Exercise during childhood, adolescence improves diastolic function in HCM
Children and teens who engage in more physical exercise are more likely to have favourable left ventricular (LV) diastolic function in hypertrophic cardiomyopathy (HCM), regardless of the presence of hypertrophy at the time of assessment, reports a recent study.
Researchers conducted a cross-sectional and retrospective analysis of 187 participants (mean age at examination 49 years, 52.4 percent men) who had HCM or harboured causative genotypes. The outcome was the impact of exercise, performed before 20 years of age, on clinical outcomes and LV diastolic parameters, as measured by echocardiography.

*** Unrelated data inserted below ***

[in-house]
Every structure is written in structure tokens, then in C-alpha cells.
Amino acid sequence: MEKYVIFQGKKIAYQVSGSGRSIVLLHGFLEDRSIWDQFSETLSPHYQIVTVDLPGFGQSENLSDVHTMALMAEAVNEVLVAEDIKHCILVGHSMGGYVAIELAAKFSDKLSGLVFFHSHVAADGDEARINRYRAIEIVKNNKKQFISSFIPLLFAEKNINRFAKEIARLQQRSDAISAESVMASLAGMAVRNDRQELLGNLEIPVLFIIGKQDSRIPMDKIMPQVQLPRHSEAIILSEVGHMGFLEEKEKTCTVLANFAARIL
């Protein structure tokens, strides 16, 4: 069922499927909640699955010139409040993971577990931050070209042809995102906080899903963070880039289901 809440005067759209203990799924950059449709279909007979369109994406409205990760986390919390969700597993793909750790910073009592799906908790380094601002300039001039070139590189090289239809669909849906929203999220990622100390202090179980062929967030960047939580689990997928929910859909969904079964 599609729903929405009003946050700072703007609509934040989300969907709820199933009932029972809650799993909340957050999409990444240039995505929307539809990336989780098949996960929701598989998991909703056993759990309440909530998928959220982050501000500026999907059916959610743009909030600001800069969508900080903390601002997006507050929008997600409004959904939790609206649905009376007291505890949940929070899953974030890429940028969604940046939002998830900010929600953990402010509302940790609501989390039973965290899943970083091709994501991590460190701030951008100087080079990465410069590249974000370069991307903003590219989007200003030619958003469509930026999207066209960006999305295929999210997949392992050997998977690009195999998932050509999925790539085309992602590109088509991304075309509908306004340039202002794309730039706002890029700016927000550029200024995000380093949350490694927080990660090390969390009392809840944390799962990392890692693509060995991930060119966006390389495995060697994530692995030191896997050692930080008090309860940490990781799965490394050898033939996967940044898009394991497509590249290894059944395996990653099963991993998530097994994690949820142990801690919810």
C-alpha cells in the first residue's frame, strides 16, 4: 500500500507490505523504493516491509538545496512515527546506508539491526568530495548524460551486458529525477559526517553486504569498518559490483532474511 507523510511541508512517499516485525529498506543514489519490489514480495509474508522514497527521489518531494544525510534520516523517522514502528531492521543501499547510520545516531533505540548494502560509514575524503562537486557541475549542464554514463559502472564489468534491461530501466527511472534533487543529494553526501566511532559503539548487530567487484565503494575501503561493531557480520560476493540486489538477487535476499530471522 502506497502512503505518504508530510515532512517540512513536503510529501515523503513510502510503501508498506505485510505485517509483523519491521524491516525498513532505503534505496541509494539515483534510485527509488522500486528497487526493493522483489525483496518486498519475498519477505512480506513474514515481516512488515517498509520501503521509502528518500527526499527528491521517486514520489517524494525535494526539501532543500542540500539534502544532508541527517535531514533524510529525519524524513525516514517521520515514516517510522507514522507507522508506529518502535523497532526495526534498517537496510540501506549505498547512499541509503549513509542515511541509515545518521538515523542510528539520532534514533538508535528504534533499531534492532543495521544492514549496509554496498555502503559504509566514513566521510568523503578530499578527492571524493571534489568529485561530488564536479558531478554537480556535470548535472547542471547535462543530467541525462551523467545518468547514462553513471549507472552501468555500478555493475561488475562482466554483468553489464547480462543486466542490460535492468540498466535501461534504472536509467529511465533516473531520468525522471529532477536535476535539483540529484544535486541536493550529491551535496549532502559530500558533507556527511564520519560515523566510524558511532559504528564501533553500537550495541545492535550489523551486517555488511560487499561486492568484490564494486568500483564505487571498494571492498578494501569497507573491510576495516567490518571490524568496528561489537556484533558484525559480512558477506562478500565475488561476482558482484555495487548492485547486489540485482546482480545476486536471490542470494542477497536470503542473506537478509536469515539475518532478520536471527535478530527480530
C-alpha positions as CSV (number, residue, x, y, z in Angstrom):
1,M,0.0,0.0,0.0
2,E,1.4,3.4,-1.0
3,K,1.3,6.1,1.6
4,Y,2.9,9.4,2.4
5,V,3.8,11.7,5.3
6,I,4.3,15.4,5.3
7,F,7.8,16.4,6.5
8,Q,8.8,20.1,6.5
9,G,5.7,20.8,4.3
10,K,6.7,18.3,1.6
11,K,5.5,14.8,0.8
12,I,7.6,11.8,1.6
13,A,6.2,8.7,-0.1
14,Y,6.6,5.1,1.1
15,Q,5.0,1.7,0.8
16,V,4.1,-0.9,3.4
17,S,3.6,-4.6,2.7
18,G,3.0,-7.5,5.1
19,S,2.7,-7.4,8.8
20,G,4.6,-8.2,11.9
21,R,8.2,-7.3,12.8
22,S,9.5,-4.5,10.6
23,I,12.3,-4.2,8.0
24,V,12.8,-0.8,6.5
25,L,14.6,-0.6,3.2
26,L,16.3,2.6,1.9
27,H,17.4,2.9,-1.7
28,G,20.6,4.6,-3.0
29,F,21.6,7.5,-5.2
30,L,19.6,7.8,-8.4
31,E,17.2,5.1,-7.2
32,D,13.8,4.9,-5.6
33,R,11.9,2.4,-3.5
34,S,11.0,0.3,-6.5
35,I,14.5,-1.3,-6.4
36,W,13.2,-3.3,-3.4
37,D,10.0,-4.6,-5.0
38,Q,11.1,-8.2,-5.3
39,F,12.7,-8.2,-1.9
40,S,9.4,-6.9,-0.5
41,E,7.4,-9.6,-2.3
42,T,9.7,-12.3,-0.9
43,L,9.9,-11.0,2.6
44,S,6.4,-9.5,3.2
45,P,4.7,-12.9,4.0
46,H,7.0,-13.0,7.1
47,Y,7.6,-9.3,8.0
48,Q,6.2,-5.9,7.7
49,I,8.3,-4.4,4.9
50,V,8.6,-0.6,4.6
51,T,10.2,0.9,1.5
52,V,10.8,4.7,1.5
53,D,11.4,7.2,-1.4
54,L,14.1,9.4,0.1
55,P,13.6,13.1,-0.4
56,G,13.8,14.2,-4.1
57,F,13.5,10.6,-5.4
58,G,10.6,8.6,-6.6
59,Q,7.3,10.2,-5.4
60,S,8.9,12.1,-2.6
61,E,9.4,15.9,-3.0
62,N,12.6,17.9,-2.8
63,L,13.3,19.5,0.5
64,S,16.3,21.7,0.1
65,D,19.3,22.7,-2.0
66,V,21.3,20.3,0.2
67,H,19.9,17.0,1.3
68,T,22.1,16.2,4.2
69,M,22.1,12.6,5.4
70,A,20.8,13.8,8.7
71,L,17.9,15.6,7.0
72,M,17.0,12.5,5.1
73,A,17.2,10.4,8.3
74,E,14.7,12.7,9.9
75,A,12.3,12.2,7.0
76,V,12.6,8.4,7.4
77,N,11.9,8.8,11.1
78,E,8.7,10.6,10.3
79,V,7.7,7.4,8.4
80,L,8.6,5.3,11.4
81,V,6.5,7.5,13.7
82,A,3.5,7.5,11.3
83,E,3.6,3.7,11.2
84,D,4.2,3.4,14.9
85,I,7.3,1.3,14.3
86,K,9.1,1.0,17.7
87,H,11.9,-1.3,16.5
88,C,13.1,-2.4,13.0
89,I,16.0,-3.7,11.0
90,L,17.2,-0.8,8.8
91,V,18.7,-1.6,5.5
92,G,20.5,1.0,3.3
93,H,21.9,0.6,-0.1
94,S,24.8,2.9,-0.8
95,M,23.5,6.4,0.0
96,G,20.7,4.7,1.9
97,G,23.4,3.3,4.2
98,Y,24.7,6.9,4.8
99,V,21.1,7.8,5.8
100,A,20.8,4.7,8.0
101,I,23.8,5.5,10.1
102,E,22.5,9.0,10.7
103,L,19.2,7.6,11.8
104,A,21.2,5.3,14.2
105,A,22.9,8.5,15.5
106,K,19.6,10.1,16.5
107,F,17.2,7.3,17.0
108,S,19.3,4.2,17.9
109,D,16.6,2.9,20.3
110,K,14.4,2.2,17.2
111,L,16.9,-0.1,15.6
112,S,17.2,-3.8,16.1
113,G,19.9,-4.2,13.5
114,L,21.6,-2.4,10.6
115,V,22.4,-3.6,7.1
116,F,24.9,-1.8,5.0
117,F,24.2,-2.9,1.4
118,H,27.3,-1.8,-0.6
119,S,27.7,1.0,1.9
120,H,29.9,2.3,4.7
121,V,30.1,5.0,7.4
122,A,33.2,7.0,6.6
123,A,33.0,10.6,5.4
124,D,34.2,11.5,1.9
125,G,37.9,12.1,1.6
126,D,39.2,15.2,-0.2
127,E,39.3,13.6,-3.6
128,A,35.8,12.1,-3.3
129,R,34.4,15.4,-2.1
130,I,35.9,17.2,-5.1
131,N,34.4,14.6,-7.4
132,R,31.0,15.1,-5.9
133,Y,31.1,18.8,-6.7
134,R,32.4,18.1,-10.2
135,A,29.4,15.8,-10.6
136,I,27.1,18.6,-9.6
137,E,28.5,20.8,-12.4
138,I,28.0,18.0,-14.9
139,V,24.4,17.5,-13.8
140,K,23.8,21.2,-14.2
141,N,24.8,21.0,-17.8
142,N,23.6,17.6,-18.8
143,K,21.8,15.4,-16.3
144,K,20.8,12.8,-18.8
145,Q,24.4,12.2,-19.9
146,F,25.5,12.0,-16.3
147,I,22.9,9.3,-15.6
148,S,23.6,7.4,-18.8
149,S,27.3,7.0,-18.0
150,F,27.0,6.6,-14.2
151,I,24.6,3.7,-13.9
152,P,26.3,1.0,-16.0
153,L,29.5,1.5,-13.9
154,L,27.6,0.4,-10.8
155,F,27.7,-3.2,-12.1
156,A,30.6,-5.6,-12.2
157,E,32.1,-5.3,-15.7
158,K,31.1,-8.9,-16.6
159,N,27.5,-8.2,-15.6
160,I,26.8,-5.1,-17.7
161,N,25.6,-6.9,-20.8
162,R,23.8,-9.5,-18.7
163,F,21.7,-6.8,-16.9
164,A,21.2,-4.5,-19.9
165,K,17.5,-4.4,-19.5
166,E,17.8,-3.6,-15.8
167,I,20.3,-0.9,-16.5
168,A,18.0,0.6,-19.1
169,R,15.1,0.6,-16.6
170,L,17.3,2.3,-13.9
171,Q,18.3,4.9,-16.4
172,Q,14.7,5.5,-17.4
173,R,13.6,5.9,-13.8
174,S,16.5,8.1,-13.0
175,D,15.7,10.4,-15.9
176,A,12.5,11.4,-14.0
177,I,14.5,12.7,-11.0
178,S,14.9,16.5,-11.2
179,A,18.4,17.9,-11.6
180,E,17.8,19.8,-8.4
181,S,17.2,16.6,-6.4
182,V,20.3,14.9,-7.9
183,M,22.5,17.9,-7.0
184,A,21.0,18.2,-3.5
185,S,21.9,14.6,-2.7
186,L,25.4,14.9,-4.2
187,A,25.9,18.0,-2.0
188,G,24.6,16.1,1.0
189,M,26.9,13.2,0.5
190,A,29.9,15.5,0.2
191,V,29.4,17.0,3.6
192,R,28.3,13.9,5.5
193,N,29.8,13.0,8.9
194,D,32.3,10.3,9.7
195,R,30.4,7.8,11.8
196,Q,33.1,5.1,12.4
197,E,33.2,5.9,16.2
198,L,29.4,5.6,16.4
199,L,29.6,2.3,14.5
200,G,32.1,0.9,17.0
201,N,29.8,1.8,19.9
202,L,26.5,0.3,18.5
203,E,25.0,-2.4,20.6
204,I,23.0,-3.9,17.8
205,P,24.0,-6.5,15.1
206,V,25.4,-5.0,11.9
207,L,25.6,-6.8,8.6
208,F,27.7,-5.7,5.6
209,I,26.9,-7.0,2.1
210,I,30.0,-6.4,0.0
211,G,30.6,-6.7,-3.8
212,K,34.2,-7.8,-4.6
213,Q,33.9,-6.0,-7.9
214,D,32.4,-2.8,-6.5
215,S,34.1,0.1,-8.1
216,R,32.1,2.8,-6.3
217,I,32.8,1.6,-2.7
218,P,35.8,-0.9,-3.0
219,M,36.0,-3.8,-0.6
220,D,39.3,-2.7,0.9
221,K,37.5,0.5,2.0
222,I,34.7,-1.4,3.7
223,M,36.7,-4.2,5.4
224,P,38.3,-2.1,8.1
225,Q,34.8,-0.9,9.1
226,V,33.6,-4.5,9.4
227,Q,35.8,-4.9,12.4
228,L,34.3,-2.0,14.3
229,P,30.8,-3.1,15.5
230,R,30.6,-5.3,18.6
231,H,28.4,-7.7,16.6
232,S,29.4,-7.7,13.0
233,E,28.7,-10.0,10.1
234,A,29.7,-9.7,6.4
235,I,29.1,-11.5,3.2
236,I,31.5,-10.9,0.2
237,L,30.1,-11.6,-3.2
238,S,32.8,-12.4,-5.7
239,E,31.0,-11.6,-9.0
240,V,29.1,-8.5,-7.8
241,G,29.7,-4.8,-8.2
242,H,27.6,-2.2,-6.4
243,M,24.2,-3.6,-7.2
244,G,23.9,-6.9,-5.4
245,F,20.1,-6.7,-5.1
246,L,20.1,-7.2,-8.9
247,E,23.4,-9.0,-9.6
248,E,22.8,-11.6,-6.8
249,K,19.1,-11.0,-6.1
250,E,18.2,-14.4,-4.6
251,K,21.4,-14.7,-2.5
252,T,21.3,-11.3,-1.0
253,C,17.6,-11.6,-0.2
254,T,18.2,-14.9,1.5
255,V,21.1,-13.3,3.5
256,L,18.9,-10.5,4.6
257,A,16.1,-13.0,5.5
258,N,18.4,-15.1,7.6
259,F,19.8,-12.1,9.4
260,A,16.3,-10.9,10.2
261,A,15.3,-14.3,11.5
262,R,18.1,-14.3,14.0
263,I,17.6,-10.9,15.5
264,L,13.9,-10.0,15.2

On average, participants had 123 hours of exercise per year during childhood and adolescence (age 7–20 years). Multiple linear regression found a significant correlation between log-transformed exercise with e’ (β, 0.11; p=0.049) and with the ratio of E to e’ (β, –0.229; p=0.002).
Similarly, log-transformed exercise during childhood and adolescence correlated significantly with end-diastolic volume (β, 0.275; p<0.001) and deceleration time (β, –0.15; p=0.037).
Of note, these interactions were present in patients with an HCM phenotype and in those who harboured causative genotypes but did not have hypertrophy at the time of examination. Moreover, none of the diastolic parameters were negatively affected by exercise.
“Our results support individualized recommendation regarding exercise in young individuals with a genetic disposition for HCM, but further prospective and translational studies are needed to provide a causal relationship between exercise and cardiac function in such individuals,” the researchers said.